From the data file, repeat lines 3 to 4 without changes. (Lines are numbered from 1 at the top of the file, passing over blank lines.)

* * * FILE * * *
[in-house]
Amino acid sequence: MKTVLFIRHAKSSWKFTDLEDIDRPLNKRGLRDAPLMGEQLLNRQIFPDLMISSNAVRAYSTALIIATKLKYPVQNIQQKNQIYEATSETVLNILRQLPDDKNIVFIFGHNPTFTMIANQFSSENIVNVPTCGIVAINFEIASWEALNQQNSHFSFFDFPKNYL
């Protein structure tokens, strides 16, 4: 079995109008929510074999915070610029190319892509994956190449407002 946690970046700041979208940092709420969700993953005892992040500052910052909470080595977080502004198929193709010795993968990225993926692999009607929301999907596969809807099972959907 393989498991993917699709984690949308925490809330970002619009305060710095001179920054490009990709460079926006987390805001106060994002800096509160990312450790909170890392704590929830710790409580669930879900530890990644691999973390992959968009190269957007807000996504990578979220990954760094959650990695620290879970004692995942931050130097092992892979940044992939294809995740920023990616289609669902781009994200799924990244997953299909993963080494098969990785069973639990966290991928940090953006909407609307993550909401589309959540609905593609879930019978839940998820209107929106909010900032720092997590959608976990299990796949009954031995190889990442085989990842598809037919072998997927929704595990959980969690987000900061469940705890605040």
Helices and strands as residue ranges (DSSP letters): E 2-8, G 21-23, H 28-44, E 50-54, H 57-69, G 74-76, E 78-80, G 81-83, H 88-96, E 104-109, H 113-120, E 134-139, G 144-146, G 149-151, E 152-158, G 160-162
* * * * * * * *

């Protein structure tokens, strides 16, 4: 079995109008929510074999915070610029190319892509994956190449407002 946690970046700041979208940092709420969700993953005892992040500052910052909470080595977080502004198929193709010795993968990225993926692999009607929301999907596969809807099972959907 393989498991993917699709984690949308925490809330970002619009305060710095001179920054490009990709460079926006987390805001106060994002800096509160990312450790909170890392704590929830710790409580669930879900530890990644691999973390992959968009190269957007807000996504990578979220990954760094959650990695620290879970004692995942931050130097092992892979940044992939294809995740920023990616289609669902781009994200799924990244997953299909993963080494098969990785069973639990966290991928940090953006909407609307993550909401589309959540609905593609879930019978839940998820209107929106909010900032720092997590959608976990299990796949009954031995190889990442085989990842598809037919072998997927929704595990959980969690987000900061469940705890605040």
Helices and strands as residue ranges (DSSP letters): E 2-8, G 21-23, H 28-44, E 50-54, H 57-69, G 74-76, E 78-80, G 81-83, H 88-96, E 104-109, H 113-120, E 134-139, G 144-146, G 149-151, E 152-158, G 160-162